People often ask me why I joined the Society of Jesus. I usually reply, in one fashion or another, that I fell in love with her saints. I remember how my heart would burn as I read about Xavier’s journeys to the Orient, St. Jean de Brebeuf’s martyrdom among the Iroquois, and St. Edmund Campion’s stirring “brag.” Such examples abound. And, although I myself have never verified the claim, it is said among Jesuits that there has never been a time when the Society did not have a saint in her ranks.
Because of the accelerating pace of cultural change, however, I have often keenly felt the gulf separating me from those models. How would St. Ignatius have responded to globalization? Would St. Peter Canisius have used a cell phone? How would St. Isaac Jogues have related to his college professors? It is easy to doubt that sanctity is possible in modern conditions. Even Mother Teresa, who died only recently, seems to provide few clues. Documentaries record her fumbling endearingly with gadgets as commonplace as cameras; and her collection of letters, Come, Be My Light, would be hard to date to the 20th Century if not for the occasional mention of a plane flight.
St. Alberto Hurtado Cruchaga (1901-1952), the Chilean Jesuit whose feast the Church celebrates today, begins to fill in this hagiographical gap. Though he died before the sexual revolution and Vatican II, there is something refreshingly familiar in his struggles and sanctity. In the selection from his unpublished writings chosen for the Office of Readings, he writes about his search for peace in God:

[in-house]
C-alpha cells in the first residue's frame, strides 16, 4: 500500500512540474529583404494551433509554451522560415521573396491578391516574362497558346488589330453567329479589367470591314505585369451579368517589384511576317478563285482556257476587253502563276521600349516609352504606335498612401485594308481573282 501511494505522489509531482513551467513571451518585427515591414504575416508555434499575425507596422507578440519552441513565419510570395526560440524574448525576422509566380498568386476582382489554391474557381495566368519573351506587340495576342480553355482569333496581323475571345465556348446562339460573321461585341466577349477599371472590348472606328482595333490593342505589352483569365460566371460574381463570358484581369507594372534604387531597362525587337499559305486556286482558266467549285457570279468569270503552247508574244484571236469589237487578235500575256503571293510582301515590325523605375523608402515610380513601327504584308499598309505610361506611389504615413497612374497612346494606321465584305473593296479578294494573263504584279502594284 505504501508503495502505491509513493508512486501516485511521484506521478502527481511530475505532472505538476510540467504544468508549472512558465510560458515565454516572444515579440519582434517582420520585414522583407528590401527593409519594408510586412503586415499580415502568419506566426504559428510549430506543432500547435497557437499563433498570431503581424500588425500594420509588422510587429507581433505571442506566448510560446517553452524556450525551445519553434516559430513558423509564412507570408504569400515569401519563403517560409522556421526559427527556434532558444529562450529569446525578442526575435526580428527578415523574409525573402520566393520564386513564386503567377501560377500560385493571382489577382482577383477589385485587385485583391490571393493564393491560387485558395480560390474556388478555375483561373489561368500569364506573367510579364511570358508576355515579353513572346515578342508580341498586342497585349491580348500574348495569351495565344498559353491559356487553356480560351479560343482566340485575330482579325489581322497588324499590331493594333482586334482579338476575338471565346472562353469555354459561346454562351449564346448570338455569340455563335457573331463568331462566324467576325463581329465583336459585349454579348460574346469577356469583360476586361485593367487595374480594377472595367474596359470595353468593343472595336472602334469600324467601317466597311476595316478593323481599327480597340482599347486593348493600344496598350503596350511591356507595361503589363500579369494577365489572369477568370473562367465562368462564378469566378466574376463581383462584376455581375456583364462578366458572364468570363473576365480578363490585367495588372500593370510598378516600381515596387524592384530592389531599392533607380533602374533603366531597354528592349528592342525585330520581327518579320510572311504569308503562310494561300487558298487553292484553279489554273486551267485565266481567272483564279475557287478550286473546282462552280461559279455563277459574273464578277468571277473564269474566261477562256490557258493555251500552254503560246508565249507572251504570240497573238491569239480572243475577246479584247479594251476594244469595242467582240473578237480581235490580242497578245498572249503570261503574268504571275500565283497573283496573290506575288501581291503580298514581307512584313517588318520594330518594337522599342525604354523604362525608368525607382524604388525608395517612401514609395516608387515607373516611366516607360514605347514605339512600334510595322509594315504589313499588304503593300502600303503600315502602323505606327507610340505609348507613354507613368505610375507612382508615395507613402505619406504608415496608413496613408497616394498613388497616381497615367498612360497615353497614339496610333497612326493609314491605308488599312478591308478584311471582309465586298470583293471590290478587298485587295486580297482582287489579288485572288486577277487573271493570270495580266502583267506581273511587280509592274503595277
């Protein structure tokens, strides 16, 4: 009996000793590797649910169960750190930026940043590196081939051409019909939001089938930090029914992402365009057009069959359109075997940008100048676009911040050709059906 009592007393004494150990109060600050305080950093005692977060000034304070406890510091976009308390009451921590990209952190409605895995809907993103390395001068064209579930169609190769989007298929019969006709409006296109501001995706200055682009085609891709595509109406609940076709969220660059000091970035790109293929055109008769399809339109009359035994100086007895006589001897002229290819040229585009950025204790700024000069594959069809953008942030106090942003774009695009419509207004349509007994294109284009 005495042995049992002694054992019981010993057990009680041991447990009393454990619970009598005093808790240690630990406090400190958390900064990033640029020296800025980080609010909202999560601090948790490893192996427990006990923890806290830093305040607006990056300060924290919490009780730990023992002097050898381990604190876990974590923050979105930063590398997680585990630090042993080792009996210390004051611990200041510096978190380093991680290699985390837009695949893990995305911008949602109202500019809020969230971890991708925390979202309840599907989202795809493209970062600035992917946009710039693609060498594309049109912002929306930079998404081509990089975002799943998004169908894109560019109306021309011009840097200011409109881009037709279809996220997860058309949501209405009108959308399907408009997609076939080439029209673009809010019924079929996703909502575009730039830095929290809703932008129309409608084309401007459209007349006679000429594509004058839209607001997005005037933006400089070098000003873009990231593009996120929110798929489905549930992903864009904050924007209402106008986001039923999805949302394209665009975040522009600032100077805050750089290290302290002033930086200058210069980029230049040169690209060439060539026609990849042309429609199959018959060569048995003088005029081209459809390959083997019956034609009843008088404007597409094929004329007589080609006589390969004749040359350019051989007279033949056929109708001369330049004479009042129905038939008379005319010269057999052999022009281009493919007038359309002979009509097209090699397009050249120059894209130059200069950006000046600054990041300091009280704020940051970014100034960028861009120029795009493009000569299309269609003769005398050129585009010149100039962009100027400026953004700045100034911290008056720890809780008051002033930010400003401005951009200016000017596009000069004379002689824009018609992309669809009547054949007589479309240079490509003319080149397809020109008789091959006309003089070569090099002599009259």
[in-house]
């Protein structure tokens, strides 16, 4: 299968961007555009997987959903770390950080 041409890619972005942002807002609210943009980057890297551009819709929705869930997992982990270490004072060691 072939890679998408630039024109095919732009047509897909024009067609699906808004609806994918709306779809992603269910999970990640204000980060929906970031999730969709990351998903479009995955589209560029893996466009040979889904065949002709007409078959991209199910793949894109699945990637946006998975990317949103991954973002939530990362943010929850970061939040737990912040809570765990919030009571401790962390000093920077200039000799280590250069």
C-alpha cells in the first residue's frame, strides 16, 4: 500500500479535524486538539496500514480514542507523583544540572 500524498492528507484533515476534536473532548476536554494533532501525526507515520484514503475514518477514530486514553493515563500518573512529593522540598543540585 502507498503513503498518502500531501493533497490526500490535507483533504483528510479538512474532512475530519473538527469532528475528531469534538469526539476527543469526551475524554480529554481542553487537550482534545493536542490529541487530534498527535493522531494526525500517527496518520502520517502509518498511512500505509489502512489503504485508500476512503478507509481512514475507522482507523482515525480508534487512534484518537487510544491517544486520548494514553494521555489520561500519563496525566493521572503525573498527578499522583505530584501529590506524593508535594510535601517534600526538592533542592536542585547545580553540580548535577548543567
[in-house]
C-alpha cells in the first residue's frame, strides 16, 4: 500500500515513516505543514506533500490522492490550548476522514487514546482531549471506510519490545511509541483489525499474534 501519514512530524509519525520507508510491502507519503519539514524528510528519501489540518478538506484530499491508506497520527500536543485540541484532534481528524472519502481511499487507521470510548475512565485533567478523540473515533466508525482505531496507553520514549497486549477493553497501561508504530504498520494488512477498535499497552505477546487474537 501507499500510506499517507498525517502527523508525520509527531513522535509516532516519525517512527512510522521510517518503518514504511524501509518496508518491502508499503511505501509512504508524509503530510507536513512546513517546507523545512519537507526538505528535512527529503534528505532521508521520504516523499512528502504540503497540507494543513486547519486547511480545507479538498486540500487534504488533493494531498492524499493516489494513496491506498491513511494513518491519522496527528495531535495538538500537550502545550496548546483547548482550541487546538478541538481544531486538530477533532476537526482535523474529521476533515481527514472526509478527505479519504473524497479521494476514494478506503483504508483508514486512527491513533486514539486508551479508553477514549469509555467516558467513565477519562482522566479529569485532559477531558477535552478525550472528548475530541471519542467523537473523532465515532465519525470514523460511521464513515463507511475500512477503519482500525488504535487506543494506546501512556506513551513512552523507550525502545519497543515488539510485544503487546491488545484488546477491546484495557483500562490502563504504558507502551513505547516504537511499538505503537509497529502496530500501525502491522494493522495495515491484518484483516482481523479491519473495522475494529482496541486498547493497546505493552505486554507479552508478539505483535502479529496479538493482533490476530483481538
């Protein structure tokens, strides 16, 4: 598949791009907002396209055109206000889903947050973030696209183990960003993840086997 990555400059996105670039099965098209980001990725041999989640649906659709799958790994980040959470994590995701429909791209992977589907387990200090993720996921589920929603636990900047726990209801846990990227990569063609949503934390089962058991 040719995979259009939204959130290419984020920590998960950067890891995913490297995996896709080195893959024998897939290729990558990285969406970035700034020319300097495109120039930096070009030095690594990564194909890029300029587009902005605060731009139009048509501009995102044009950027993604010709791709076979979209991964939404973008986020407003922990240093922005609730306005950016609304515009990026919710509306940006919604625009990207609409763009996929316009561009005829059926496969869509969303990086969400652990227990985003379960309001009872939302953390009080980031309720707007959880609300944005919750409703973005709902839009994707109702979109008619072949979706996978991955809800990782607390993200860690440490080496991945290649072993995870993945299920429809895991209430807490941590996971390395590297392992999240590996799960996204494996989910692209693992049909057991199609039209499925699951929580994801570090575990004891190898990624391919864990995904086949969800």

You ask me how I manage to put some balance in to my life. This is a question I ask myself, as each day I am swallowed up by my work—letters, telephone calls, articles, visits: the wearing routine of business—congresses, study sessions, conferences agreed to out of weakness, because I could not say no, or because I did not want to miss an opportunity to do good; bills to be paid, decisions to be made in the stress of unforeseen circumstances. Then there is some pressing apostolate, the urgency to arrive before materialism gains a complete victory. So often I feel I am on a rock, battered from all sides by rising waves. The only escape route is heavenwards. For an hour or a day, I let the waves beat upon the rock; I stop looking out to the horizon and only look upwards towards God.
For some reason, I take great comfort in knowing that saints were swamped with clerical work, made telephone calls, and confronted—at least in the form of materialism—the collective and structural dimensions of sin.
On this last point, St. Alberto’s canonization was perhaps received so joyfully by the Society—not just because he was ours—but because he seemed to integrate most successfully the contemporary formulation of the Society’s purpose: “the service faith and the promotion of justice.” With respect of faith, Alberto followed the classical form. He devoted long hours to prayer before the blessed sacrament, and learned to put on the mind of Christ through the assiduous contemplation of the Gospels. Nevertheless, as Fr. Kolvenbach (Superior General at the time of Alberto’s canonization) observed in his letter to the Society, “Hurtado’s relationship with the Lord … did not have anything to do with a spiritualist intimacy divorced from reality.” This impulse toward reality led him to embrace the world in its present contours: founding cultural journals, writing books on the Christian social order, and establishing the Hogar de Cristo for youth living in the streets of Santiago.
Perhaps most of all, St. Alberto’s sanctity suggests the possibility of integrating elements of the faith that rarely merge—at least in the United States. He evidenced profound conviction regarding the Christian requirement of a just social order. Yet, this conviction was nourished, not on mere altruism or human optimism, but on the Eucharist and Christian hope. Hic est digitus Dei.